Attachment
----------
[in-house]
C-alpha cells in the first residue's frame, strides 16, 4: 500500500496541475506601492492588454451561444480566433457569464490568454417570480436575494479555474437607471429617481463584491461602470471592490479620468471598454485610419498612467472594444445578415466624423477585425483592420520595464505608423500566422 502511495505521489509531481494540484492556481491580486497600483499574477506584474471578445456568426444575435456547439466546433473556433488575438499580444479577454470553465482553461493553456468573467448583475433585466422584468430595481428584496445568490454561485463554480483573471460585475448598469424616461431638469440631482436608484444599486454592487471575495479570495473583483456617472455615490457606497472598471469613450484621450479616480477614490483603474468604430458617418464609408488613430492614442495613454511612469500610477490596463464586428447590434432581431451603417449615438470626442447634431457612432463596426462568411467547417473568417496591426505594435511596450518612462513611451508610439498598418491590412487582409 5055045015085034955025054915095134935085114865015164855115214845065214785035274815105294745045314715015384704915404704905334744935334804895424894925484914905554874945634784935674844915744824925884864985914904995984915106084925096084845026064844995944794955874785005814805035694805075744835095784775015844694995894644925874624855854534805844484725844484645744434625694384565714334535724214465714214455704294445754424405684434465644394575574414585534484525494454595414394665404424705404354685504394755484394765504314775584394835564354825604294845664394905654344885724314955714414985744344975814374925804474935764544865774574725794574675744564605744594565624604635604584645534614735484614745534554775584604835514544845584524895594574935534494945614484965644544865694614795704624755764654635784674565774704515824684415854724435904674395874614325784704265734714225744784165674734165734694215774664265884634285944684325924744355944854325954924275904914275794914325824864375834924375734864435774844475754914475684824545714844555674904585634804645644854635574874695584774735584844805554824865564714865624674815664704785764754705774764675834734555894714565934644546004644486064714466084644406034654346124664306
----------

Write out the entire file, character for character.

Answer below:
[in-house]
C-alpha cells in the first residue's frame, strides 16, 4: 500500500496541475506601492492588454451561444480566433457569464490568454417570480436575494479555474437607471429617481463584491461602470471592490479620468471598454485610419498612467472594444445578415466624423477585425483592420520595464505608423500566422 502511495505521489509531481494540484492556481491580486497600483499574477506584474471578445456568426444575435456547439466546433473556433488575438499580444479577454470553465482553461493553456468573467448583475433585466422584468430595481428584496445568490454561485463554480483573471460585475448598469424616461431638469440631482436608484444599486454592487471575495479570495473583483456617472455615490457606497472598471469613450484621450479616480477614490483603474468604430458617418464609408488613430492614442495613454511612469500610477490596463464586428447590434432581431451603417449615438470626442447634431457612432463596426462568411467547417473568417496591426505594435511596450518612462513611451508610439498598418491590412487582409 5055045015085034955025054915095134935085114865015164855115214845065214785035274815105294745045314715015384704915404704905334744935334804895424894925484914905554874945634784935674844915744824925884864985914904995984915106084925096084845026064844995944794955874785005814805035694805075744835095784775015844694995894644925874624855854534805844484725844484645744434625694384565714334535724214465714214455704294445754424405684434465644394575574414585534484525494454595414394665404424705404354685504394755484394765504314775584394835564354825604294845664394905654344885724314955714414985744344975814374925804474935764544865774574725794574675744564605744594565624604635604584645534614735484614745534554775584604835514544845584524895594574935534494945614484965644544865694614795704624755764654635784674565774704515824684415854724435904674395874614325784704265734714225744784165674734165734694215774664265884634285944684325924744355944854325954924275904914275794914325824864375834924375734864435774844475754914475684824545714844555674904585634804645644854635574874695584774735584844805554824865564714865624674815664704785764754705774764675834734555894714565934644546004644486064714466084644406034654346124664306